This was written primarily for my A-level course, but I thought I would put it up so that I could have some responses from other writers rather than my snotty-nosed teacher that doesn't like anything I do.

Just as background -- I wrote this after being inspired by Angela Carter's book of short (and twisted) stories that were based on fairy-tales -- The Bloody Chamber.

I really hope you enjoy this. And please please please review it, even if you hated it, anything's more useful than my useless teacher.


Everybody that wasn't housebound or truly cold-hearted searched from dawn until dusk from the day she left to the day her father returned. Every alley was checked, every door knocked upon, and every available surface plastered in posters depicting Rosa's face. Everyone that knew the girl agreed however, that the mere photographic record of her features couldn't possibly condense the spirit that made her truly recognisable, the flame that kept her little soul alight was the real reason that she was the most beautiful that most people had set eyes upon.

"Please," repeated Rosa's pleading father, "don't summon her here, trap her, don't keep her in this terrible house." His glance at the buckling walls of the once grand and enormous dwelling did not go unnoticed. The Beast growled a chuckle and his mouth twitched with malicious pleasure as he closed the door on the whiny man and saw that all hope for negotiation had now flickered and faded in his bespectacled eyes.

Rosa glanced at the note again, it was unmistakably her father's scrawl that begged her to come and collect him from the house whose address was written at the bottom of the scrap. Sure enough, it was mirrored on the slate plaque before her. She had been distressed by her father's disappearance three months ago, but she could never have guessed he would end up in a place as obscure and peculiar as this.

"Rosa, no!" Her father wailed when heard the knock and the slow creek of the old hinges as the monstrous beast opened the door that would, he knew, never be open to her again. His heart tormented him with hope once again, that his beloved daughter would run as fast as she possibly could, far from this hell and its devil, far from her chance to free him in exchange for her imprisonment.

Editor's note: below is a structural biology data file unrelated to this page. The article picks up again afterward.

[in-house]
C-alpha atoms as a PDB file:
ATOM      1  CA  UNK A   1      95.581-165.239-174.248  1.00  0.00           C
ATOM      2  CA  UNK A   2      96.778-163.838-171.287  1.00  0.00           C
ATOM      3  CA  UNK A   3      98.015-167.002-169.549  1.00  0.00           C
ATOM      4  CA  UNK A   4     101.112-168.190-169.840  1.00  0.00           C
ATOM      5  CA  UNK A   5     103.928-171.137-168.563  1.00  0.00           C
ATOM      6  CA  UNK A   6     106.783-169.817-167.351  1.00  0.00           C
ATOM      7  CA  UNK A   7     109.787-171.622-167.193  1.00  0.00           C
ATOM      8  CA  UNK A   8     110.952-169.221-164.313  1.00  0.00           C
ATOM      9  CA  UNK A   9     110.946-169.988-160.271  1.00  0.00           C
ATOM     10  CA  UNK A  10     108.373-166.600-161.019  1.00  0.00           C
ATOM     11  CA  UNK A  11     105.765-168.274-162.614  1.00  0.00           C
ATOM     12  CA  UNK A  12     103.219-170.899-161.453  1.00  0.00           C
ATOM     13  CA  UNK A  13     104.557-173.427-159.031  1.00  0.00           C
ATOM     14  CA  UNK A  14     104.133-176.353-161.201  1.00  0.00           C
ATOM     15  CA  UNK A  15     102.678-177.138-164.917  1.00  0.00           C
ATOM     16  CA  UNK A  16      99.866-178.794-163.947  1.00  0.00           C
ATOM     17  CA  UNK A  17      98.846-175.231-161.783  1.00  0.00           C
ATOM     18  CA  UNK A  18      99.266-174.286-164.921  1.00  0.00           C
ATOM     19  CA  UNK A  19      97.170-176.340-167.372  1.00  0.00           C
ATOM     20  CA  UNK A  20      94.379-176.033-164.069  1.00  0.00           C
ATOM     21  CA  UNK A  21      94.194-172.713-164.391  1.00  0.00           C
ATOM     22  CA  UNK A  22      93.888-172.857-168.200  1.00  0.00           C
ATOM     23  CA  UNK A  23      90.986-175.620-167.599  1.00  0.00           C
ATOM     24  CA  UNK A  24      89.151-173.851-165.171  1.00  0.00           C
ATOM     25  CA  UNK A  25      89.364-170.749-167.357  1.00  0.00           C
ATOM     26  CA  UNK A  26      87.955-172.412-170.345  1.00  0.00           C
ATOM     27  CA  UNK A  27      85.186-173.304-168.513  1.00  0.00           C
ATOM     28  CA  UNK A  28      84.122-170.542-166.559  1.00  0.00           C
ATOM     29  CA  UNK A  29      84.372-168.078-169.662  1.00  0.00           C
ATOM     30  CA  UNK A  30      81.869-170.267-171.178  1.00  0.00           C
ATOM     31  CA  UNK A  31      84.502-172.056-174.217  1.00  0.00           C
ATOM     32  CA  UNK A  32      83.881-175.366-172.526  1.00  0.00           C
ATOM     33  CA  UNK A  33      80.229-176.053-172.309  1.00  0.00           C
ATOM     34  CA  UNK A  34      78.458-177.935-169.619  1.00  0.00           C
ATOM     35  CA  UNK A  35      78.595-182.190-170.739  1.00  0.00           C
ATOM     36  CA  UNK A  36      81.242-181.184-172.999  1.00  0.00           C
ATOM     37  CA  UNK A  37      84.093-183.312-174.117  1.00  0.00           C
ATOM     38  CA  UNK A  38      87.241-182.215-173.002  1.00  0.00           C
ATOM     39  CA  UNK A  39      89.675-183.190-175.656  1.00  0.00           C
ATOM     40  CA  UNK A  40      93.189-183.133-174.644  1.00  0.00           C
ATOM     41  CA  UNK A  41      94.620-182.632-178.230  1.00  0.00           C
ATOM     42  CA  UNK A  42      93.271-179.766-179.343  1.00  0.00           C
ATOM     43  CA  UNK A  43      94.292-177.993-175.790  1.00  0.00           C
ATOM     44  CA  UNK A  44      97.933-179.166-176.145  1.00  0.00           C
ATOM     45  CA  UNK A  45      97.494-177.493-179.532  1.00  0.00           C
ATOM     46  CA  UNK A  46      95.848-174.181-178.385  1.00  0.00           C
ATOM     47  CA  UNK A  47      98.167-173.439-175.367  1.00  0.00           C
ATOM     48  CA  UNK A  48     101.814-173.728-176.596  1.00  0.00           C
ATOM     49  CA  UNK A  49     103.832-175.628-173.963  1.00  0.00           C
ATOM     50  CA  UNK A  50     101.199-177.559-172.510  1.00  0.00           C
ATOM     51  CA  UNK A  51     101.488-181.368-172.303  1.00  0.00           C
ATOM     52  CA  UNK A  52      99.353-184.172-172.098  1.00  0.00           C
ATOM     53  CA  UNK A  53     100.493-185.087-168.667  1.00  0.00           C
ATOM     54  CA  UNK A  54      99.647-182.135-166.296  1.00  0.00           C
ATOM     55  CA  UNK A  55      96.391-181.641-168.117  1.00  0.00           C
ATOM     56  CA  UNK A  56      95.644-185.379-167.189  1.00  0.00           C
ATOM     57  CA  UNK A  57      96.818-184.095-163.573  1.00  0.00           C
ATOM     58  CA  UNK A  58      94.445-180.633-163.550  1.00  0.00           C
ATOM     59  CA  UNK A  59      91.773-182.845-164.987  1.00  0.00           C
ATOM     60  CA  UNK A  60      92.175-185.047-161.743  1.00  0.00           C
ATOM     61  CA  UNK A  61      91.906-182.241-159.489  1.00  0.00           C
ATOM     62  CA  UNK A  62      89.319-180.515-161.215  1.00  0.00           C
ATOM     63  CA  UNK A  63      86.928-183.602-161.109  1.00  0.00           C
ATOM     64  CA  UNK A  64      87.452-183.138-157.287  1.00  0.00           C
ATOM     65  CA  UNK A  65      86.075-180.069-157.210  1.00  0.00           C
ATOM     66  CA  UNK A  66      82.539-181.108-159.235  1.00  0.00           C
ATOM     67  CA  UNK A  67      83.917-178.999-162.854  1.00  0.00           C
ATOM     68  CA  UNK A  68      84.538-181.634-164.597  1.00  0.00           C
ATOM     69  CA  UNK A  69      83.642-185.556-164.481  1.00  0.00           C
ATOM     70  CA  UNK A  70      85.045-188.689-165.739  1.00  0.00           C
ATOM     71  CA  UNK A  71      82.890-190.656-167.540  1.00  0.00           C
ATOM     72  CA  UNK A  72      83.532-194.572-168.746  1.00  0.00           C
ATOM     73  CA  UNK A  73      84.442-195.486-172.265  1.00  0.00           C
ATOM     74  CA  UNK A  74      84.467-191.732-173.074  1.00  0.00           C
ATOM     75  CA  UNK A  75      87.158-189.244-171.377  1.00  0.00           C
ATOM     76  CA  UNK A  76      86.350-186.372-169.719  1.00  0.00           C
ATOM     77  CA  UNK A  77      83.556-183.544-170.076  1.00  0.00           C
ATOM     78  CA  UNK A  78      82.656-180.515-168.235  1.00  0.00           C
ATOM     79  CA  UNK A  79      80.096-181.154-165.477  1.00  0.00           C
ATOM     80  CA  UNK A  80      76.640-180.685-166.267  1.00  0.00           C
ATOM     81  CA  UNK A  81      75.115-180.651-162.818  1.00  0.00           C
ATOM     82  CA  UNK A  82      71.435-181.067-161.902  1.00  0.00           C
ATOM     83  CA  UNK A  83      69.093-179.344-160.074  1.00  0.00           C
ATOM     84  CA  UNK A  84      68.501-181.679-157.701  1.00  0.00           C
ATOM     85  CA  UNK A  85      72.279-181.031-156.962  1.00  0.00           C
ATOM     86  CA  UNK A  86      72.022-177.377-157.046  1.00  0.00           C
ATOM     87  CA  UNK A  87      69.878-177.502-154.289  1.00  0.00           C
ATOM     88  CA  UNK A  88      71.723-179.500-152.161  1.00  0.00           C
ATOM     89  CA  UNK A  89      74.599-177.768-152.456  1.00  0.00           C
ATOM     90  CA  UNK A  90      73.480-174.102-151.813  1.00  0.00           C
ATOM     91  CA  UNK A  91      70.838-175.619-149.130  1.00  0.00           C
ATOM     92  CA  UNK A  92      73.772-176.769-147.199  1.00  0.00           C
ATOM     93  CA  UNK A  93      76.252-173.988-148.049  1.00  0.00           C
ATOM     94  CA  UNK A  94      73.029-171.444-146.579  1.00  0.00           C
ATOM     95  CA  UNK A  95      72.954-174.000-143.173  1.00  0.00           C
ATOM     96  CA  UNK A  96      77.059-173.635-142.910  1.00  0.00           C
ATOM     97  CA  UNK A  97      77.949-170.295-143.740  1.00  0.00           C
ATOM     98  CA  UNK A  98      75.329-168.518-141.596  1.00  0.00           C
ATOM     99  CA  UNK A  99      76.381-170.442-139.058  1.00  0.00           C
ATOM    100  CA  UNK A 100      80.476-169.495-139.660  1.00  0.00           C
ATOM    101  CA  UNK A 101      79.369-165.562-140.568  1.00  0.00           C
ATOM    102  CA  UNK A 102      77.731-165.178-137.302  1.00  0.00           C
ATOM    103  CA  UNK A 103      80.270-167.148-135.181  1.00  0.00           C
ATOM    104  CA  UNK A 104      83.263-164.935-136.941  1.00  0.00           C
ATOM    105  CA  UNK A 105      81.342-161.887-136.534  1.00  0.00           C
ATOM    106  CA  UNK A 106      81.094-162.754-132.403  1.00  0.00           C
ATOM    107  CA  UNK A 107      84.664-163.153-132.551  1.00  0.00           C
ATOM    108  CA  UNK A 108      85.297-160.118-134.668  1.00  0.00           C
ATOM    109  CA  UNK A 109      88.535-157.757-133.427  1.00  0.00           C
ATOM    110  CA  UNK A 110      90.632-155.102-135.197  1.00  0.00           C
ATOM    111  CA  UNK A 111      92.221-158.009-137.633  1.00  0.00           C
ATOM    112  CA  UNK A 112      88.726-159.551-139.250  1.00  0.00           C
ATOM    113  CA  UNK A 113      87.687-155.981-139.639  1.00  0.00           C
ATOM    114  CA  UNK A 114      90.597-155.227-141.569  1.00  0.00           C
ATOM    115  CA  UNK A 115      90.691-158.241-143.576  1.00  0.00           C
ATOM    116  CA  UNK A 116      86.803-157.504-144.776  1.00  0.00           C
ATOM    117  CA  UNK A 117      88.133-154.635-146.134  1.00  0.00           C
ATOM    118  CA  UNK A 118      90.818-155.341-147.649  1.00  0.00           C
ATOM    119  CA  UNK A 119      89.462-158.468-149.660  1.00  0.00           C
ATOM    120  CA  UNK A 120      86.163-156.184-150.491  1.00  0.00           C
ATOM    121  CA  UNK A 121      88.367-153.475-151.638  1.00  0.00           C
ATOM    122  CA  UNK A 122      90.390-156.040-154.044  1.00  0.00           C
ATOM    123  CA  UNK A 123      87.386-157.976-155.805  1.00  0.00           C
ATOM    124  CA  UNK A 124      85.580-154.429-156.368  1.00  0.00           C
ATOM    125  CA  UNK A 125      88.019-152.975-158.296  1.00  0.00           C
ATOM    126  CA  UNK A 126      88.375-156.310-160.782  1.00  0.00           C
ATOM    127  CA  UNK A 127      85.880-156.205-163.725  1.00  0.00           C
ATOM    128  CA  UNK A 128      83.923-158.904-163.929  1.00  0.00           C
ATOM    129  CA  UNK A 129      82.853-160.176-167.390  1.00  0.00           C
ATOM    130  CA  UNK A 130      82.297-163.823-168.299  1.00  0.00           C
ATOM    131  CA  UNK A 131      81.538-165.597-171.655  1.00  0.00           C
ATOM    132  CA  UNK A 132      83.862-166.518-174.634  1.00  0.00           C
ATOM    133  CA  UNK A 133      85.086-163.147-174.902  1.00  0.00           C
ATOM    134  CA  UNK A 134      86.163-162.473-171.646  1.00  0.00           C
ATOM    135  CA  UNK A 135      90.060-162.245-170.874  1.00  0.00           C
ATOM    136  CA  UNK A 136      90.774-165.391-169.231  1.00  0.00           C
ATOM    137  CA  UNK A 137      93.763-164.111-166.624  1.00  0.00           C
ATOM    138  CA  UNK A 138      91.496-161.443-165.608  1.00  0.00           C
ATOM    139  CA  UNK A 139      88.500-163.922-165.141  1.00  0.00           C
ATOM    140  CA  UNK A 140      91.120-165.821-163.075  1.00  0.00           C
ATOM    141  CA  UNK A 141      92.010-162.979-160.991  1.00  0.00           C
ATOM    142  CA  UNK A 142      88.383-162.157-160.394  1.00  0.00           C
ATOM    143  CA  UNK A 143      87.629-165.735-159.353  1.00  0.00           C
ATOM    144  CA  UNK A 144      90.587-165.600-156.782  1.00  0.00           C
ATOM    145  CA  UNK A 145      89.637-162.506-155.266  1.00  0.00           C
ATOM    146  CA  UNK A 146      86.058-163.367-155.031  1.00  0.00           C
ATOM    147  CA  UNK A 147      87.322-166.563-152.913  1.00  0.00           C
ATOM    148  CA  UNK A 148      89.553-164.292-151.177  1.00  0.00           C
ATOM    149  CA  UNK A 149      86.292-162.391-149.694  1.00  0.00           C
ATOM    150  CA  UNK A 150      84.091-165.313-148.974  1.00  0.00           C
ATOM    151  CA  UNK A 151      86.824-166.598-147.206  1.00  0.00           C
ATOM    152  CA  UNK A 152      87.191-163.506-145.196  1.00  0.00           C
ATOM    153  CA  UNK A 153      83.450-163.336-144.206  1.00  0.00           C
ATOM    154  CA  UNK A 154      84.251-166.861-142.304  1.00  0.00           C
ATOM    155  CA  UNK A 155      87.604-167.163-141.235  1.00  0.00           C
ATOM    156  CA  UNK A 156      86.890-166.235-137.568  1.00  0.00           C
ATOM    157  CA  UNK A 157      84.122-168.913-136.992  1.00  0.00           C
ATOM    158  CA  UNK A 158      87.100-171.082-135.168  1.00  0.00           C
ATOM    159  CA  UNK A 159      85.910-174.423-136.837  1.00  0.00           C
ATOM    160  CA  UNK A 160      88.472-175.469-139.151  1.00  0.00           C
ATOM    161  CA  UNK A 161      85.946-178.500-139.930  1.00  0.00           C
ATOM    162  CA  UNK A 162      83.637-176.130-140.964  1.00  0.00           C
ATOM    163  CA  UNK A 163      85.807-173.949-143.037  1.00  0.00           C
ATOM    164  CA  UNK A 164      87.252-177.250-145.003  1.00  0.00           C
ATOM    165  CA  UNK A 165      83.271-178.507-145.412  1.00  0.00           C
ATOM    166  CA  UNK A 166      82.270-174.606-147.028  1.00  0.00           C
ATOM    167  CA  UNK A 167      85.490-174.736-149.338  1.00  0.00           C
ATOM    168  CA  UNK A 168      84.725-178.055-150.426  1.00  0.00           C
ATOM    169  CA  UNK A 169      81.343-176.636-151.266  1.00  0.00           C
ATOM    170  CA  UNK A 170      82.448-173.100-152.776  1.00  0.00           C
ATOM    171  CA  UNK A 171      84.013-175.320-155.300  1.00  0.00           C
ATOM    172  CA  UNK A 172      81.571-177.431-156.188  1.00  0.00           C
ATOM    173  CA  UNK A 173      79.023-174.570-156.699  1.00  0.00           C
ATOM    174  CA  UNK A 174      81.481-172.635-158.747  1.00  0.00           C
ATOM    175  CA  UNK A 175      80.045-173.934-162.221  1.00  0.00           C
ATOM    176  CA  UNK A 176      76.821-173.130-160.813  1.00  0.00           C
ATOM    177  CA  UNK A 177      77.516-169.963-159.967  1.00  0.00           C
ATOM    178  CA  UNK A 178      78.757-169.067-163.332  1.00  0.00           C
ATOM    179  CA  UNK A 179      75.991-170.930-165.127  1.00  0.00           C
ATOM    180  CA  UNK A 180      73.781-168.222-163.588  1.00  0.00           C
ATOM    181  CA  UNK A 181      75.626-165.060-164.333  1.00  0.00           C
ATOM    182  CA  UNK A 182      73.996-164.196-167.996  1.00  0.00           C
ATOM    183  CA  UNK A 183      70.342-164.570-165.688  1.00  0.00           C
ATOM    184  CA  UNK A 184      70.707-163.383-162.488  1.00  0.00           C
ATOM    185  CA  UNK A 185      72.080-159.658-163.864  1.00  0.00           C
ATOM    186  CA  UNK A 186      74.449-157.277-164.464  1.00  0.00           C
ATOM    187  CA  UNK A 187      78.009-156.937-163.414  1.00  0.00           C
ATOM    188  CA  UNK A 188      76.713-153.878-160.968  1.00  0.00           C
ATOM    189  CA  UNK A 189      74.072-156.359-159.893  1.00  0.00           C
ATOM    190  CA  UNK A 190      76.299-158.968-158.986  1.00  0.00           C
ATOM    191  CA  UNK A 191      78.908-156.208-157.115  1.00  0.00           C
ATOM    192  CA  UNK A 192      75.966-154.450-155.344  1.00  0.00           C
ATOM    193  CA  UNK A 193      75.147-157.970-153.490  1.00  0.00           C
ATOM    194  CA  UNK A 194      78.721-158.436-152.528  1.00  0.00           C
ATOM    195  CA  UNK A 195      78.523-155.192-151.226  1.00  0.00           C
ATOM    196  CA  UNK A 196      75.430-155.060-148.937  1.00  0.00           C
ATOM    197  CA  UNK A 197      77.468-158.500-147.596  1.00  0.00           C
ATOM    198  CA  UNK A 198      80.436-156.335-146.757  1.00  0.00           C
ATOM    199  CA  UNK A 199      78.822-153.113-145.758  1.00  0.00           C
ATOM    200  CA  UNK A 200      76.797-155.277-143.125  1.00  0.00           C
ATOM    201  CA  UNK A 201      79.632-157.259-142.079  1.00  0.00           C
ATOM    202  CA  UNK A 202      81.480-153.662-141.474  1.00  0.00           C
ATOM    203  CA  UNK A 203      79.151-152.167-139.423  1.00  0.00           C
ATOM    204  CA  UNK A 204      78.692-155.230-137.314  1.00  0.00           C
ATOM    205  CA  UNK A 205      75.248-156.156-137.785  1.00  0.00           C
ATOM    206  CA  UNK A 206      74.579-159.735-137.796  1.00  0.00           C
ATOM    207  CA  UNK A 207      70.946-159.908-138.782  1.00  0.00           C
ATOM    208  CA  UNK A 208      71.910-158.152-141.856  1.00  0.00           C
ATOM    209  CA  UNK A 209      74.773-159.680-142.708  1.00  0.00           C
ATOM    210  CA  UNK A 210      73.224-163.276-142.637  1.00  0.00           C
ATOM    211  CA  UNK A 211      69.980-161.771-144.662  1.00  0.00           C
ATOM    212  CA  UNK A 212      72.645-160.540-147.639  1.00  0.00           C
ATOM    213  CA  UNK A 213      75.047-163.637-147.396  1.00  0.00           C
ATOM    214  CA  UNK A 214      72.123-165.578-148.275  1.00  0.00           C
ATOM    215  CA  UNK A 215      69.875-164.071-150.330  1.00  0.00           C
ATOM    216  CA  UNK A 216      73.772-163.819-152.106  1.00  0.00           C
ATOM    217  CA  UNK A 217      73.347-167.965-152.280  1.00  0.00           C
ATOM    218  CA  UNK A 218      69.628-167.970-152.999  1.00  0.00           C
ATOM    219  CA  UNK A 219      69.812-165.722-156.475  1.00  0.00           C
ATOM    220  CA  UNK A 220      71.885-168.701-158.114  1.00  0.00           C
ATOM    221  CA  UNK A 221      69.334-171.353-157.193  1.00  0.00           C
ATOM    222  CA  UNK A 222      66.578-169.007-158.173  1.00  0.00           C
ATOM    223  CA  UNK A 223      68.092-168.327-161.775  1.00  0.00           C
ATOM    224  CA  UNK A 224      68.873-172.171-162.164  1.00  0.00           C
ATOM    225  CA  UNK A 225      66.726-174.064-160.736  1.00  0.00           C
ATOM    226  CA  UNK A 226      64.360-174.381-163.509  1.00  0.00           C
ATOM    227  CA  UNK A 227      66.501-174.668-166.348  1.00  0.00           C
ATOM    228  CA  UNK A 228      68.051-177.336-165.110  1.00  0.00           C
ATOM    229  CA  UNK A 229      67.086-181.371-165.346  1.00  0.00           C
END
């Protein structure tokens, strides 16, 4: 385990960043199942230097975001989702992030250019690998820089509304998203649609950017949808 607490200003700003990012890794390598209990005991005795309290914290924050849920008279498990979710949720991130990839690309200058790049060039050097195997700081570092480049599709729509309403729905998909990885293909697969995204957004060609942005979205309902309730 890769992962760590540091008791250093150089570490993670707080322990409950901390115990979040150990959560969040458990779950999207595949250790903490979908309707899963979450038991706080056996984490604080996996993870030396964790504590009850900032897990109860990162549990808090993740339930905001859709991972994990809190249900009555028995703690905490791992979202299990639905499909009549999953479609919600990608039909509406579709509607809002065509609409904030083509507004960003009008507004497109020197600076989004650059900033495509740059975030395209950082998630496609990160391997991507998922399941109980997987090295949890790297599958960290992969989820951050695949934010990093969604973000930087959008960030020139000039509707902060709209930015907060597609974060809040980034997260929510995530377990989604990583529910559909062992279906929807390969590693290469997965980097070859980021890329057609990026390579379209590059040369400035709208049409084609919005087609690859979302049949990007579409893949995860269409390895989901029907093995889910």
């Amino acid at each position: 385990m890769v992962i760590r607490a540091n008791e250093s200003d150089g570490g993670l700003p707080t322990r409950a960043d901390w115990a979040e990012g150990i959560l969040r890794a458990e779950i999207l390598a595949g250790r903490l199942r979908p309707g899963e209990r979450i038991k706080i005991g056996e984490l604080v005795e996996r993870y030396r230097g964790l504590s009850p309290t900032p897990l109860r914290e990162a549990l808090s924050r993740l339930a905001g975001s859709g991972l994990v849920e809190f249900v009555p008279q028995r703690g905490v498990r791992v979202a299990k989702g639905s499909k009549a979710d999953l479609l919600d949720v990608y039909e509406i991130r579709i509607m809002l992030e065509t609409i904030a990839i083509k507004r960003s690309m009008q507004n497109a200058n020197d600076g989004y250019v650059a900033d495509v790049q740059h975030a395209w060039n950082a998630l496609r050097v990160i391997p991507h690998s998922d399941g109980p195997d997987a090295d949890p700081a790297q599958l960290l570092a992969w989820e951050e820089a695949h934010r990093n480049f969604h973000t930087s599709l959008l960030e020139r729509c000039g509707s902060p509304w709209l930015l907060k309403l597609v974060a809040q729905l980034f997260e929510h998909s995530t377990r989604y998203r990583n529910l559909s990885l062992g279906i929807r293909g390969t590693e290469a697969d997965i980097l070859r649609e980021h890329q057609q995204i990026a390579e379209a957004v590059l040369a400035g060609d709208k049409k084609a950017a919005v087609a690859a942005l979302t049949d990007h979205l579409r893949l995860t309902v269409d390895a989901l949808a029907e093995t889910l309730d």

The beast observed the slight girl of barely eighteen that stood before him, calm and unafraid seemingly oblivious of her father beating against the walls that contained him. His muffled cries, though the words were unintelligible, a clear warning that she was in danger.

Rosa's heart beat quickly as she stared determinately into the face of the man that she realised now, would be her captor – she would take the place of her father. An exchange. Though her heart thudded against her ribs, she was aware that her limbs were steady as she stood before him and that her gaze was strong and never strayed from the golden eyes that were fixed on her own silver ones.

"I am yours," she declared firmly, and the beast noted with interest that her voice never quavered, "Now let my father go."

As the beast turned, key in hand, Rosa was finally able to blink, and as she did so, a single tear escaped her eye. She allowed it to run its course over her cheek and fall from her chin, savouring the feeling, before she wiped her cheek clean.

A six whole months had passed and Rosa heard nothing from outside the ground of the house. In this short time, so much had changed that she scarcely recognised the fear she had once felt when she stood close to him. Instead, now she seemed sure that she loved him, a man of few words but with a heart that longed to love someone. His tender gestures startled her even now as he would stand, huge and imposing with a fierce quality that never left his eye, presenting a rose clutched between his mighty fingers, plucked from the carefully tended rose garden that had been shown care that the crumbling house had never known.

Against his will, Rosa's father had been forced away from the beast's house; his heart broke when he thought of his daughter shut away a darkness so saturated by fear and uncertainty, that hope quickly becomes impossible even for the strongest soul. The towns people of the little town needed very little encouraging from Rosa's father. Hearing of the brutal hate that dwelled in the soul of this beast, they were quick to send their strongest fighter to bring her back to the place of her past.

In the moment she began to fall, the air seemed to suddenly escape the beast's lungs. She appeared to pause in the air for an impossible second, as if gravity was giving him a gift; a last glimpse of her before she lay broken and bloody on the marble floor. The beast's heart, so close to being thawed, suddenly blistered and tore through his chest as though on fire.

The fatal lunge of the stranger's sword, intended to pierce the beast's heart, was instead thrust deep into Rosa's. A helpless onlooker, she had seen the inevitable outcome of the jab from the violent intruder, and in a second of pain Rosa felt the loss she would endure if she had not intervened, and dived whole-heartedly on the blade of the sword.

She choked helplessly, stretching out her hand – grasping at the hope of a last breath. It was only at that eternal moment, that the flame in her eyes was extinguished and the beast realised how impossibly brightly it had burned.